Being prepared for a sudden brief or prolonged power outage, can help you keep family members safe and comfortable. Preparation is essential to ensure adequate supplies, minimize food loss, and maintain a safe environment in your home for the duration of an outage.
Before a Power Outage Occurs:
Build or restock your emergency preparedness kit, including a flashlight, batteries, cash, bottled water and first aid supplies.
Charge cell phones and any battery powered devices. Also have available: Rechargeable batteries, a battery charger with solar or vehicle adapter, and a USB external batter charger for your cell phone.
Know where the manual release lever of your electric garage door opener is located and how to operate it.
Purchase ice or freeze water-filled plastic containers to help keep food cold during a temporary power outage.
Keep your car’s gas tank full and keep a spare gas can with fuel at home (gas stations rely on electricity to power the pumps). If you use your car to re-charge devices, do NOT keep the car running in a garage, partially enclosed space, or close to a home, as this can lead to carbon monoxide poisoning.
If you rely on a medical device that is battery-operated or power dependent, determine a back-up plan.
** Contact RG&E at 1-800-743-2110 to enroll in their Critical Customer Program.
During a Power Outage:
** Avoid downed power lines during any outage. RG&E customers should call 1-800-743-1701 to report downed power lines or other hazardous situations.
Only use flashlights for emergency lighting, candles can cause fires.
Keep refrigerator and freezer doors closed. Most food requiring refrigeration can be kept safely in a closed refrigerator for several hours. An unopened refrigerator will keep food cold for about 4 hours. A full freezer will keep the temperature for about 48 hours.For more information about food safety visit our food page.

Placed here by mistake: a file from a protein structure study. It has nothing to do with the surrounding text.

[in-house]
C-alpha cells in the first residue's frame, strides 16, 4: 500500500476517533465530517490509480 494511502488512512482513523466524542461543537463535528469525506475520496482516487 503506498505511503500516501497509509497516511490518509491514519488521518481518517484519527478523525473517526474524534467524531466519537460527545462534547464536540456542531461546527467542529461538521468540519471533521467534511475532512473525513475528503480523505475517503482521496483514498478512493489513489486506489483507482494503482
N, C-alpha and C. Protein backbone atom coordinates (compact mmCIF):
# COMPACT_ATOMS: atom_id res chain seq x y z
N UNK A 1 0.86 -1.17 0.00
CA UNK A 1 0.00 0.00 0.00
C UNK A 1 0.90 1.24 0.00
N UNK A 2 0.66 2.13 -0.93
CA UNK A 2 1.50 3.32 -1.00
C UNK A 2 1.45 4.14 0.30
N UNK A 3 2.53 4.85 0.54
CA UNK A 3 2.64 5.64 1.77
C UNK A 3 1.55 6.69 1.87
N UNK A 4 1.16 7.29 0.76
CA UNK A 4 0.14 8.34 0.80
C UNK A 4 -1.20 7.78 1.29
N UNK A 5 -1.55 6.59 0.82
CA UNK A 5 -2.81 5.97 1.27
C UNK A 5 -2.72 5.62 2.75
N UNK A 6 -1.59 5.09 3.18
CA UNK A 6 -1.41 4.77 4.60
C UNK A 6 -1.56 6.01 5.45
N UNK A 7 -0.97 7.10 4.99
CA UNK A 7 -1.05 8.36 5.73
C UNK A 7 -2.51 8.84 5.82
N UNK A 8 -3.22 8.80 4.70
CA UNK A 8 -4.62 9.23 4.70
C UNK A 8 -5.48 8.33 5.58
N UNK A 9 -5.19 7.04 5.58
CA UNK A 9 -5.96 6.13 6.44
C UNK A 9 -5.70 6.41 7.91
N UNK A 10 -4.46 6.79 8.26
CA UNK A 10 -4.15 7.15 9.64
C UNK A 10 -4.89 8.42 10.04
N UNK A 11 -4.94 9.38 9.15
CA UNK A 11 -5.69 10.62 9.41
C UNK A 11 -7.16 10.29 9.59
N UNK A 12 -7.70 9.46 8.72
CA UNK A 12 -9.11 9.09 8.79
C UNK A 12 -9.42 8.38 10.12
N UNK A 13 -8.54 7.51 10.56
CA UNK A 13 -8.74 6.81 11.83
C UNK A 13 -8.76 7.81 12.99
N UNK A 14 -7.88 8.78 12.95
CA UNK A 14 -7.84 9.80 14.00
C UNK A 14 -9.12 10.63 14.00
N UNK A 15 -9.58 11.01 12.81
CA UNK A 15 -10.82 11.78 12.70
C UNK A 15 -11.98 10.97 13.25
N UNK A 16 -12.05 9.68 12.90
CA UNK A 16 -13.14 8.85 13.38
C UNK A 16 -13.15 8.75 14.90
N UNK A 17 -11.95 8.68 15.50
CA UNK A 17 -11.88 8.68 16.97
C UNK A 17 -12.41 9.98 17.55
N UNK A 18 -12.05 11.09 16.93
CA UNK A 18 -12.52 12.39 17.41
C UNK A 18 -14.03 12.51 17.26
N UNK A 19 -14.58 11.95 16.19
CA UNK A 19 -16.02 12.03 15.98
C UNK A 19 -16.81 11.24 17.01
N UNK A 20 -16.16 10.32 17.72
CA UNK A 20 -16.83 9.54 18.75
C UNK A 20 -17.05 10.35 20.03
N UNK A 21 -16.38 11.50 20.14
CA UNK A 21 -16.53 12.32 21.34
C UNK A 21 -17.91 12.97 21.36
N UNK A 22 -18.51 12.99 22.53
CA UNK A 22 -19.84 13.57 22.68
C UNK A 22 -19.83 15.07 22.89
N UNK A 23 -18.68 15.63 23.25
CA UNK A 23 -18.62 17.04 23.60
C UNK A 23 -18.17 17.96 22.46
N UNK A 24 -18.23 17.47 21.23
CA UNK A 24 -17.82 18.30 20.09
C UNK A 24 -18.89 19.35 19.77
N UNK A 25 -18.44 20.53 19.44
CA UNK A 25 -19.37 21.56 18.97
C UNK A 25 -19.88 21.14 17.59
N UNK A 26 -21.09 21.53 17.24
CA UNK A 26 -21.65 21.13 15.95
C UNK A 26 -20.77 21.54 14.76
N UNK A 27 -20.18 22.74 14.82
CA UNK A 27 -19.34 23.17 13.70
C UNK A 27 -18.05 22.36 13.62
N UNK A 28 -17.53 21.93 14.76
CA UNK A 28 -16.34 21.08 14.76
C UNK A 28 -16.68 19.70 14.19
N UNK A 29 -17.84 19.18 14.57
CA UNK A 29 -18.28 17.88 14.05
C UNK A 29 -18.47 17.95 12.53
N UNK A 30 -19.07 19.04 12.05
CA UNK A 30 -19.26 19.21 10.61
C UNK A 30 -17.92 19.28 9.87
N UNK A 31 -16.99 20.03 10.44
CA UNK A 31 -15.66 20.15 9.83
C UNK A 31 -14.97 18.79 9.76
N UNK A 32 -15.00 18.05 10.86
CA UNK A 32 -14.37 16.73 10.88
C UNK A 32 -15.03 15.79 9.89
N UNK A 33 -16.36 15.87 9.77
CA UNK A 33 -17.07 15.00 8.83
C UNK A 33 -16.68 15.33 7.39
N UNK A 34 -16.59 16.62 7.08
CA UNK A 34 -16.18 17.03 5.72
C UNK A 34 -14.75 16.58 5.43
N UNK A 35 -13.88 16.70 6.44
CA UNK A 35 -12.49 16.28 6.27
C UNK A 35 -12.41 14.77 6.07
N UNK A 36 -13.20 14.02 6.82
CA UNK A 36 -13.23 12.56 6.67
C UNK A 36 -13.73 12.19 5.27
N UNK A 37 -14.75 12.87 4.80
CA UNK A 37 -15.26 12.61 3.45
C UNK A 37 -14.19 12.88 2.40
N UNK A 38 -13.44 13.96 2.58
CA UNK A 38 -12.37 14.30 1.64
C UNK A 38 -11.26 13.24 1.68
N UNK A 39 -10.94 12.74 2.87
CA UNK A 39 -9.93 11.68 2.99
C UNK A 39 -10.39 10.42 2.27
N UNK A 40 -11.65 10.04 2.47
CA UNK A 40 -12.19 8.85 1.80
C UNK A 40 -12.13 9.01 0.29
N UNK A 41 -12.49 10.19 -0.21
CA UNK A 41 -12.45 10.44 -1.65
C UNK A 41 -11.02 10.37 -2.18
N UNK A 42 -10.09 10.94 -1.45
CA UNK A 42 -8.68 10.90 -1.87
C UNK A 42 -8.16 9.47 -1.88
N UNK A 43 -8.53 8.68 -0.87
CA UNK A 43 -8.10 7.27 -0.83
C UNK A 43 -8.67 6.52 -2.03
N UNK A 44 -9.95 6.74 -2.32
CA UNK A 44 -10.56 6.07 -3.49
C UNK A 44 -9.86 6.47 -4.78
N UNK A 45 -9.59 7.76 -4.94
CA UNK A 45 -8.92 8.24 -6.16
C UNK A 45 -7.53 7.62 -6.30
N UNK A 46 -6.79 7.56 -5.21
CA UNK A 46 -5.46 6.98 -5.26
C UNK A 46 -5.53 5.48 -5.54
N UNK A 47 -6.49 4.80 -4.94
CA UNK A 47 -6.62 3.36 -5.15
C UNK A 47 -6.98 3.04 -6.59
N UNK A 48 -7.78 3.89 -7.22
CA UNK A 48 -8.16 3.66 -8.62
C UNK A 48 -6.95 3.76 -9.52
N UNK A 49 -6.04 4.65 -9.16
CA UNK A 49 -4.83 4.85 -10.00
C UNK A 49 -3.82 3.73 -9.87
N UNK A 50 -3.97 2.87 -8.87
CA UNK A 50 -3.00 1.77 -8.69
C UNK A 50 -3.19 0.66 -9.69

Take steps to remain cool if it is hot outside. In intense heat when the power may be off for a long time, consider going to a movie theater, shopping mall or “cooling shelter” that may be open in your community. If you remain at home, move to the lowest level of your home, since cool air falls. Wear lightweight, light-colored clothing. Drink plenty of water, even if you do not feel thirsty.
Put on layers of warm clothing if it is cold outside. Never burn charcoal for heating or cooking indoors. Never use your oven as a source of heat. If the power may be out for a prolonged period, plan to go to another location (the home of a relative or friend, or a public facility) that has heat to keep warm.
Turn off or disconnect appliances and other equipment in case of a momentary power “surge” that can damage computers and other devices. Consider adding surge protectors.
If you are considering purchasing a generator for your home, consult an electrician or engineer before purchasing and installing.
Only use generators away from your home and NEVER run a generator inside a home or garage, or connect it to your home's electrical system.
Refrain from removing tree debris as downed power lines may be entangled in them.
After a Power Outage:
Throw away any food that has been exposed to temperatures 40° F (4° C) for 2 hours or more or that has an unusual odor, color or texture. When in doubt, throw it out!
If food in the freezer is colder than 40° F and has ice crystals on it, you can refreeze it.
Contact your doctor if you’re concerned about medications having spoiled.
Restock your emergency kit with fresh batteries, canned foods and other supplies.
For additional guidance on food safety during a power outage, visit the USDA at:
Sources: Ready.gov, USDA, RG&E